addressed towards suppliers who do not have enough competencies and
resources to organise effectively their environmental management
system.
Regarding customers, two basic elements must be carefully considered for the
successful implementation of innovative environmental programmes. It is
important to identify the innovation-oriented and trend-setting customers with
whom new solutions to the problem of environmental protection can be tested;
they usually represent the major source of weak signals which have led
corporate managers to develop the “green” innovation. Second, companies need
to define, with customers, new relationships aimed at taking back end-of-life
products, thus facilitating the development of recycling-based initiatives. Such
a change in the customer-supplier relationships has a basic importance, since it
is expected that in few years new regulations, forcing the industrial system to
take back their goods, will be introduced; the Töepfer German law is a
meaningful example: when it was promulgated, in 1993, it had dramatic
implications on those firms that did not modify their management systems and
relationships with supply value chain partners to recover their product
packaging.
Again, in terms of co-operative relationships, it must be noted that the
complexity of the “green” challenge (impact on a wide set of technologies and
radical modification/s of the corporate management processes) often requires
executives to introduce and/or modify their relationships with non-traditional
stakeholders, i.e. competitors and research centres involved in the
environmental field. Specifically, horizontal co-operation with competitors
becomes important when environmental protection cannot be viewed as a
market advantage, but when a uniform course of action is required to avoid
competitive disadvantages, resulting, for instance, from the perceived
environmental risk associated to the operations of firms operating in a specific
field – this is the case in the “Responsible Care”, an industry-wide programme-.
However, joint projects with external research institute/s (private and public
research centres which have accumulated knowledge in relation to specific
environmental problems) are fundamental to deal with the development of:
• new “green” products. Indeed, it is very unlikely, even in large and multi-
national firms, that all the competencies to launch a product innovation
are available in a single company. Within our empirical investigation, for
instance, the Fiat group – the biggest Italian car manufacturer –
developed a research project, jointly with external research centres, to
eliminate polyurethane from car bumpers, thus making the recycling Seeing ecology
process feasible; innovations as a
• new “cleaner” technologies, permitting a significant breakthrough in the source of change
company’s impact on the eco-system. Within our sample firms, SGS-
Thomson invested significant financial resources to develop a research
project jointly with an Italian university and aimed at reducing the
quantity of PFCs emitted from its sites. 107
Regarding communications, two types of changes appear important for the
successful implementation of innovation-based environmental strategies. Their
adoption requires corporations first to view some stakeholders from a new
perspective; specifically, in determining which environmental themes achieve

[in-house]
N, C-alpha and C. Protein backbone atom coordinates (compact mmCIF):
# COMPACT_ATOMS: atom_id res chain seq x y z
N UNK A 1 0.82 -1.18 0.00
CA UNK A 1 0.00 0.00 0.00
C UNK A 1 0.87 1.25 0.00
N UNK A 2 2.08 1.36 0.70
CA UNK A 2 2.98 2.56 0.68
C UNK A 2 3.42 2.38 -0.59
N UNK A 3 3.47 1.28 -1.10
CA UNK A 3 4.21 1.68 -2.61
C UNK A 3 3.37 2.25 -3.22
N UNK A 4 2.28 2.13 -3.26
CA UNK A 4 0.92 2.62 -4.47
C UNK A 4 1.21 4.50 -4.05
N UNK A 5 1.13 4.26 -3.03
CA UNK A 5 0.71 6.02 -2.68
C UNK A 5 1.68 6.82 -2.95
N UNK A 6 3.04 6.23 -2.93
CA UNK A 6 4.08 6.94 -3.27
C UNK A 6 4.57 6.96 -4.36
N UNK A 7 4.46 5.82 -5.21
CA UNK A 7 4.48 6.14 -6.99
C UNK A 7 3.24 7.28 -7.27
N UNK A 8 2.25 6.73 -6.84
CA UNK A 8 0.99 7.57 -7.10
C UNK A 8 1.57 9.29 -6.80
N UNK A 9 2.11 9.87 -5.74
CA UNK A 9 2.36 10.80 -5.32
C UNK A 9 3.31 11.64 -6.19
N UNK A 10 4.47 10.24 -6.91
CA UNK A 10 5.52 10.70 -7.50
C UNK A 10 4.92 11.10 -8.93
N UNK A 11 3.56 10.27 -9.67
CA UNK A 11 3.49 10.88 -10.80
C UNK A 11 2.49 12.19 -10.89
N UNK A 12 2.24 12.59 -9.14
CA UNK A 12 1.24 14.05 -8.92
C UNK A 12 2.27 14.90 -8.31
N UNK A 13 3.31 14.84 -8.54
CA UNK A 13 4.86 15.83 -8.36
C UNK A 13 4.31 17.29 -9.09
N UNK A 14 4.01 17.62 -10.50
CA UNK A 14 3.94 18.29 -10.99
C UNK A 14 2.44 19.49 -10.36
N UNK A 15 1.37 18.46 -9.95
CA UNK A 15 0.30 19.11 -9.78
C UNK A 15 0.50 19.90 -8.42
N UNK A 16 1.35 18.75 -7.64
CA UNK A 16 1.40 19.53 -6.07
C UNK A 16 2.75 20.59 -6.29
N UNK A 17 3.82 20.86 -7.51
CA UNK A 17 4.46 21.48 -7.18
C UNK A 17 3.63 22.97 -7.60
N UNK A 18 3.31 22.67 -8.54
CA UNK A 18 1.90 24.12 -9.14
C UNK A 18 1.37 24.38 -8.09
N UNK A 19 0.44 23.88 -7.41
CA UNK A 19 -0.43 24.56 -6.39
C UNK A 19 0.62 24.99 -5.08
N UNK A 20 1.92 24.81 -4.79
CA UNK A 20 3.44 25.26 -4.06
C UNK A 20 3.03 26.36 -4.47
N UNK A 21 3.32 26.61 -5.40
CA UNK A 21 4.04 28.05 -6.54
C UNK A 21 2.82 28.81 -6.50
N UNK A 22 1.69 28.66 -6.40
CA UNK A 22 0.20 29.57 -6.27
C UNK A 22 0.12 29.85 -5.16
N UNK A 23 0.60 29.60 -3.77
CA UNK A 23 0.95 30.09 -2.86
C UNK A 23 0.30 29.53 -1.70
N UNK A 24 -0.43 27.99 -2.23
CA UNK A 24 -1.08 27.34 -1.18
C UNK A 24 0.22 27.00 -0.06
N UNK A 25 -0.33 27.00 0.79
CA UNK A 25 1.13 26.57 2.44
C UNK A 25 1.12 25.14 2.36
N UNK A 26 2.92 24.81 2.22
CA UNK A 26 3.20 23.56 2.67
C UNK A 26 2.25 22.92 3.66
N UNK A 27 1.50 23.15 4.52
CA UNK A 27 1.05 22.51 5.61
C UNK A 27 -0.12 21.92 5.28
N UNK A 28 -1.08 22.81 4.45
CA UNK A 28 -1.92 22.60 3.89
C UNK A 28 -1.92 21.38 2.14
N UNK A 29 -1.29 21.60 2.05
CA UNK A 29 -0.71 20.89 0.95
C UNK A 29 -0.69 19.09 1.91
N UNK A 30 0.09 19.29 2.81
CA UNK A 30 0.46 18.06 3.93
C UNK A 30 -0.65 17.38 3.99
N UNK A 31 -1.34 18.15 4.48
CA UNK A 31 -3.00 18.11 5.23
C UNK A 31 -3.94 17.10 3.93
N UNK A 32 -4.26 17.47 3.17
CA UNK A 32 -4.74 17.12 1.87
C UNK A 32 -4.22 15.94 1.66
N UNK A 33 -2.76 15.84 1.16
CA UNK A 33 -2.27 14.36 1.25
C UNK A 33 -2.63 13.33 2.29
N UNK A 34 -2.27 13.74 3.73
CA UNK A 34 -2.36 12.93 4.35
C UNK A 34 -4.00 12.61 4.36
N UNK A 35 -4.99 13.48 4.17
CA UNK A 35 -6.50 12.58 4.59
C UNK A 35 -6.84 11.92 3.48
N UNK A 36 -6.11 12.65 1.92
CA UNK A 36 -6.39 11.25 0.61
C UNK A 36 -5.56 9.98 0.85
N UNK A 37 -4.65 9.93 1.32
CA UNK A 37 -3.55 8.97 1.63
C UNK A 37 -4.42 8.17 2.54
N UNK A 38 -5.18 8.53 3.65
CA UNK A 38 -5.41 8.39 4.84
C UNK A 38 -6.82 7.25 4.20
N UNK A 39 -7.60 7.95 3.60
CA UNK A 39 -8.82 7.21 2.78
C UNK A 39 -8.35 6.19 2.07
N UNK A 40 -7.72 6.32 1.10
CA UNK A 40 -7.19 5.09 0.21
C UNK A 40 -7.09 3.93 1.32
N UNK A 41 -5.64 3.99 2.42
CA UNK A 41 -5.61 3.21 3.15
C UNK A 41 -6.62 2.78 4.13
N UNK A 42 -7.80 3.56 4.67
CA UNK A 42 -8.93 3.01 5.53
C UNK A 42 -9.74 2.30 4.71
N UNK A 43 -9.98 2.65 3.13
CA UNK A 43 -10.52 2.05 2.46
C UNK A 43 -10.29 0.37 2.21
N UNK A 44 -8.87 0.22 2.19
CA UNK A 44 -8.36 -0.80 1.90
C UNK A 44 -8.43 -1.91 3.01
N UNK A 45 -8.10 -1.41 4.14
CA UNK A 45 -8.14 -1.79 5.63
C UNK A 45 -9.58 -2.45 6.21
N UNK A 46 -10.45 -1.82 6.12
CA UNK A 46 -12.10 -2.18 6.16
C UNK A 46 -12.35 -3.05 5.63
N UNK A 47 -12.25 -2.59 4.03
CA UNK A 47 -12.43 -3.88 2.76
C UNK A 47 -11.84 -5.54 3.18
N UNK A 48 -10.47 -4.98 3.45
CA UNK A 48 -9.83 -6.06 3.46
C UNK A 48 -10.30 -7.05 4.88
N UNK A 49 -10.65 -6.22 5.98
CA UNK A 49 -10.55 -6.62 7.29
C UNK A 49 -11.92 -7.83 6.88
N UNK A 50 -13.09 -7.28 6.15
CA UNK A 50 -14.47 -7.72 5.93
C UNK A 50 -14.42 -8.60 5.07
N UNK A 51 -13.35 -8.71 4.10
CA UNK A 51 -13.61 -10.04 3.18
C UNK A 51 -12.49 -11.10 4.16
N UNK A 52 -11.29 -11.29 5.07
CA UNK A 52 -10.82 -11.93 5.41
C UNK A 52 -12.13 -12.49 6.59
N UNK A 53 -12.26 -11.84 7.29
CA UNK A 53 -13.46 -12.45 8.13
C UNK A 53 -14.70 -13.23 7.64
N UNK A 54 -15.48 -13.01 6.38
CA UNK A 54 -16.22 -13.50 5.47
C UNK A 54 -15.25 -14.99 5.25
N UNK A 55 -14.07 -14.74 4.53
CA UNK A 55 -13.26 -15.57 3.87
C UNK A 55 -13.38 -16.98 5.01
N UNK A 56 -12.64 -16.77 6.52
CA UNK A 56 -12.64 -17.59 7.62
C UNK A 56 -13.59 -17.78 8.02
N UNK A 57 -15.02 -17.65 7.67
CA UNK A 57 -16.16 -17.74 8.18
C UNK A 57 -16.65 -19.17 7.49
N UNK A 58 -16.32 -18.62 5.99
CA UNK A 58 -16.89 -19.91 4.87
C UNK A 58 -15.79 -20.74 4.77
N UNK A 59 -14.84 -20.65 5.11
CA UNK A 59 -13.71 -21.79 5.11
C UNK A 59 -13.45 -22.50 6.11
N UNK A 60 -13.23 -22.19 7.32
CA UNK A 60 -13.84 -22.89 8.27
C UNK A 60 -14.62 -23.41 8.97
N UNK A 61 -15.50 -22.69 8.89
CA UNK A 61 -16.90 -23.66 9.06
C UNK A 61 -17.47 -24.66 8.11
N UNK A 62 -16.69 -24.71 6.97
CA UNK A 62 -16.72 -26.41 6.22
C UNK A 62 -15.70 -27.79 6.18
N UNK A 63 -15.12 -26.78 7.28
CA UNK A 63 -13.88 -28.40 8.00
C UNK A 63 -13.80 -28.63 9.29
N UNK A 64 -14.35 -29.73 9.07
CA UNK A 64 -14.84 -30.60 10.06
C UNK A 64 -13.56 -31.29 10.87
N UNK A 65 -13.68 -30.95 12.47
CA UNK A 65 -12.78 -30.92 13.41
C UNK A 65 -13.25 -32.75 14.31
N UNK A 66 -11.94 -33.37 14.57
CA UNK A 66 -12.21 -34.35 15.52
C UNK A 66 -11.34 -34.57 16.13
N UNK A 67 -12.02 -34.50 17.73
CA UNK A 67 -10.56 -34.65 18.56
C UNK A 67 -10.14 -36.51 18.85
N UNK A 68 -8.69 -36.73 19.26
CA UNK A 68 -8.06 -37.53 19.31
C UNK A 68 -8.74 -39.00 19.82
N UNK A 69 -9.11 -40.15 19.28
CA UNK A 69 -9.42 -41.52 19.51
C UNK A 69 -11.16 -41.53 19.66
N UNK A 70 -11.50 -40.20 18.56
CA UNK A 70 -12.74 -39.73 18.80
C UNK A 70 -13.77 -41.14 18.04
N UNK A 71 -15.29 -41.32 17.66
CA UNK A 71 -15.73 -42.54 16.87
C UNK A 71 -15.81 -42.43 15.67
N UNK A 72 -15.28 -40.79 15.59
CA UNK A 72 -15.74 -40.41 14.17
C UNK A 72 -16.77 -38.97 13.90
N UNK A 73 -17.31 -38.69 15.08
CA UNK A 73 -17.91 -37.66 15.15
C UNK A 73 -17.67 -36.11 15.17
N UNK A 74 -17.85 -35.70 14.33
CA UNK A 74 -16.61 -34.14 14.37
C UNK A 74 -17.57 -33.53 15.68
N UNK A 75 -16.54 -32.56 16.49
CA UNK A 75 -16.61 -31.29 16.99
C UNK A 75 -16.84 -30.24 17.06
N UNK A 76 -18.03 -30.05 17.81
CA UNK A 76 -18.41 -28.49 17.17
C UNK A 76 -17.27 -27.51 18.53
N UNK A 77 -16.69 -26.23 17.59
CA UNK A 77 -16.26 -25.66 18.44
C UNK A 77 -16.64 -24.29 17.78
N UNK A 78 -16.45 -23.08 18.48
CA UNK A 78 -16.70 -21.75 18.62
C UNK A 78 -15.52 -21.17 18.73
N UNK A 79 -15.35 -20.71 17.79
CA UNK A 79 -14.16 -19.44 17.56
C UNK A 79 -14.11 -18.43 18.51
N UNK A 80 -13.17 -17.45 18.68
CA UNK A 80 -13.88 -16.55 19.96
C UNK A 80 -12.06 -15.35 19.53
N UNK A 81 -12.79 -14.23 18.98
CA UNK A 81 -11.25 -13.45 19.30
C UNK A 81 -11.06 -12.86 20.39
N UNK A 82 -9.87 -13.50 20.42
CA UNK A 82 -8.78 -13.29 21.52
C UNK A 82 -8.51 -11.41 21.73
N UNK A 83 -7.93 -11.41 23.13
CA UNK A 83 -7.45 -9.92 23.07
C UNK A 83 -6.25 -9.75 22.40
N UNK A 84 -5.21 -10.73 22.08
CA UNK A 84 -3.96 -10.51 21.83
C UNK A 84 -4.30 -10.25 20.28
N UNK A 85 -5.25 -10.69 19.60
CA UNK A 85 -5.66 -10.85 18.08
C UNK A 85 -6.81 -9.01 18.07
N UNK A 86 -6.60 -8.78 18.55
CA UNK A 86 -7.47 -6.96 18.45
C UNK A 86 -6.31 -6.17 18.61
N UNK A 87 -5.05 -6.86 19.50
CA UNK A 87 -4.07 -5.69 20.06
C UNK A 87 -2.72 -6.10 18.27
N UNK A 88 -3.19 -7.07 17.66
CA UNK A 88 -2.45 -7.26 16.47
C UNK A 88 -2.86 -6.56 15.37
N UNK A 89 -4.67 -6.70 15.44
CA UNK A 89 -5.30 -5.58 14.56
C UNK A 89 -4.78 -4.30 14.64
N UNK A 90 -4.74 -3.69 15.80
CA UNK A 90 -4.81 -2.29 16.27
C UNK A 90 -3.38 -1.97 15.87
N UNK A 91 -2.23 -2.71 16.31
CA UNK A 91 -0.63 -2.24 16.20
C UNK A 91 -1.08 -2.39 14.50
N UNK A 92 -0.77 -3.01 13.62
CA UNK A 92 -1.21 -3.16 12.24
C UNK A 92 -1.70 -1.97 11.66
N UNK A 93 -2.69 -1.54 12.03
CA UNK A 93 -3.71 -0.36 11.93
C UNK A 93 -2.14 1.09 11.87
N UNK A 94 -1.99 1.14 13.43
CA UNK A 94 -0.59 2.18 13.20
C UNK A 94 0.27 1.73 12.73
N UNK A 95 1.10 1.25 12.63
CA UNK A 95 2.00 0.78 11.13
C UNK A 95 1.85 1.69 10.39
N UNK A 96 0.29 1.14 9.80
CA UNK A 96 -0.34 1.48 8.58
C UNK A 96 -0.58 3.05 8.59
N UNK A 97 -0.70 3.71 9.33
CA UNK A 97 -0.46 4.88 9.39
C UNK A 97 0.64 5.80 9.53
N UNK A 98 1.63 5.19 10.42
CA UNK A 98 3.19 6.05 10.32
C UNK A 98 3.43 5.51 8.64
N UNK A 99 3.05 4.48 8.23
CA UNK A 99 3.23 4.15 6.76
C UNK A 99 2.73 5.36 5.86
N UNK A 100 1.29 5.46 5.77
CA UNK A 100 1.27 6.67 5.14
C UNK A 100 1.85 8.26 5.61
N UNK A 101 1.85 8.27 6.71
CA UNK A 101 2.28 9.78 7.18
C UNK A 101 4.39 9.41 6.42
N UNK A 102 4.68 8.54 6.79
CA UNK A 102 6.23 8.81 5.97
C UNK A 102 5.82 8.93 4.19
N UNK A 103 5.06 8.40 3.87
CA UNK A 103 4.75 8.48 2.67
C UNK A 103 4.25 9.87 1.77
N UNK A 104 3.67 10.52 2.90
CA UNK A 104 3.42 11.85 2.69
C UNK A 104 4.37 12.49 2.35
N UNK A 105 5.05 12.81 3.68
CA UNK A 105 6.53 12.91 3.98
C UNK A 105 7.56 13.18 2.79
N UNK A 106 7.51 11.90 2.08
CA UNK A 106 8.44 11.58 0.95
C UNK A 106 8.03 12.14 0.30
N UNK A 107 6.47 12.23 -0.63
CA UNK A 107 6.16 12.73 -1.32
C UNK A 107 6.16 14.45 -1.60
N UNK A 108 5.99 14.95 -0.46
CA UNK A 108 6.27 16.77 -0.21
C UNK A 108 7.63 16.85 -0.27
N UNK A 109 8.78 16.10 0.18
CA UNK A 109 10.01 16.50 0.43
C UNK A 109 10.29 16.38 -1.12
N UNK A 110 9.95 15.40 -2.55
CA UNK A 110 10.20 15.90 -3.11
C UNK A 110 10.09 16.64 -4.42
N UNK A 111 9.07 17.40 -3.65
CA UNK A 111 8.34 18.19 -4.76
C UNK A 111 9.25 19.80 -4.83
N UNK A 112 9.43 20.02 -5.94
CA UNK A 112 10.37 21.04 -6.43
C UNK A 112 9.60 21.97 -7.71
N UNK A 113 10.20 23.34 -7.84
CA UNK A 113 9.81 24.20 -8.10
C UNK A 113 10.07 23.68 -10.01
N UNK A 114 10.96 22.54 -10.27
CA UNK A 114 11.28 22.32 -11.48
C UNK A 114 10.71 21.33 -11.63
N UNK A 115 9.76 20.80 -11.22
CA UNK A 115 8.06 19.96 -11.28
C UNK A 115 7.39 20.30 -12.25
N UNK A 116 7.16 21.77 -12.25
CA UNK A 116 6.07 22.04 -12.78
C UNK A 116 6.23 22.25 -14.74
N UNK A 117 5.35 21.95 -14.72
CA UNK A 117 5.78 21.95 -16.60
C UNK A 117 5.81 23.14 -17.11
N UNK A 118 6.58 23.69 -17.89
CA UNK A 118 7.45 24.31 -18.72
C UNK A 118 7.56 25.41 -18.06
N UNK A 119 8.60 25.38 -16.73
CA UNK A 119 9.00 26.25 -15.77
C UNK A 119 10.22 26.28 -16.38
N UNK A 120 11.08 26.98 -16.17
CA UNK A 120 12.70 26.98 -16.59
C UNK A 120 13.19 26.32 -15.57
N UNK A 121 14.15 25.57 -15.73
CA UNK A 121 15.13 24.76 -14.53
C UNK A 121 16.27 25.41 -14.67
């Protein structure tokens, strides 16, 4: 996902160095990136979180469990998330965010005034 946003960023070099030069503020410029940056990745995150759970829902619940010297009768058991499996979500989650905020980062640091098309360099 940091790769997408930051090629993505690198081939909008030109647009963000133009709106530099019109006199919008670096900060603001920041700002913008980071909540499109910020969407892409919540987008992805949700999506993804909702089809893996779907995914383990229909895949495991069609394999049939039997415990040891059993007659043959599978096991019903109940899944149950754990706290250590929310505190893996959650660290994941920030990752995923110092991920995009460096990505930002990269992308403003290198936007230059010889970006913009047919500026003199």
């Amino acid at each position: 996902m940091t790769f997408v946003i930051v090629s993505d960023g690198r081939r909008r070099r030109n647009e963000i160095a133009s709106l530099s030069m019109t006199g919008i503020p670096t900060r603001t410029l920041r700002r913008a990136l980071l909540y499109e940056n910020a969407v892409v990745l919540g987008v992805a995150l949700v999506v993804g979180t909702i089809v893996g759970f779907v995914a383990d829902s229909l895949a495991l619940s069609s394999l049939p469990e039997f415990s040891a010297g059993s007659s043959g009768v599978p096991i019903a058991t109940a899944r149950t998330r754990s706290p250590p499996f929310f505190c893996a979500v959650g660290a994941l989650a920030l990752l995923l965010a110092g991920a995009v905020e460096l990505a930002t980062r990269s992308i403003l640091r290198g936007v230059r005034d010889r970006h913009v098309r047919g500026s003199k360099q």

political relevance, the media are important amplifiers, not selectors. Hence,
they are simultaneously a major instrument of, and a target group for,
environment-related communication activities: companies operating in
industries characterised by a high environmental risk of their operations (for
example, chemicals) experimented with pro-active media strategies in a
continuous manner with some success, thus reducing conflicts with local
communities and public institutions.
Second, executives need to modify the tools they adopt to communicate to
external stakeholders the achieved environmental results and the intended
“green” strategies. In this respect, the environmental reporting practice must
change, ensuring a complete disclosure of information, as well as better
reliability of the collected data. Indeed, one of the major problems which did not
allow companies to establish an effective dialogue with external stakeholders
(governments, regulators, local and financial communities) was the
impossibility for the reader to understand precisely how a company’s
operations and products affected the state of natural resources and to trust the
reported information. Many studies have been suggested to support executives
with new frameworks for external communication on environmental issues
(Adams, 1992; Forum of Environmental Reporting, 1995; Gray and Stone, 1994);
most of them highlight the importance of introducing both:
(1) qualitative information characterising the adopted environmental
policies and the developed environmental management system; and
(2) quantitative data describing specific impacts on the eco-system resulting
from the corporate activities.
In light of the above issues, it is clear that the traditional boundaries of
corporations no longer apply, since product stewardship requires a view of and
control over the whole life cycle of the product. In particular, it is the authors’
opinion that the growing importance of the ecological dimension, both in
competitive and economic terms, implies a change from a company’s value
chain concept to a fuzzy supply value chain logic. This means that the success
of an innovation-based “green” strategy does not only depend on the
executives’ capacity to manage the corporate activities, but also on their ability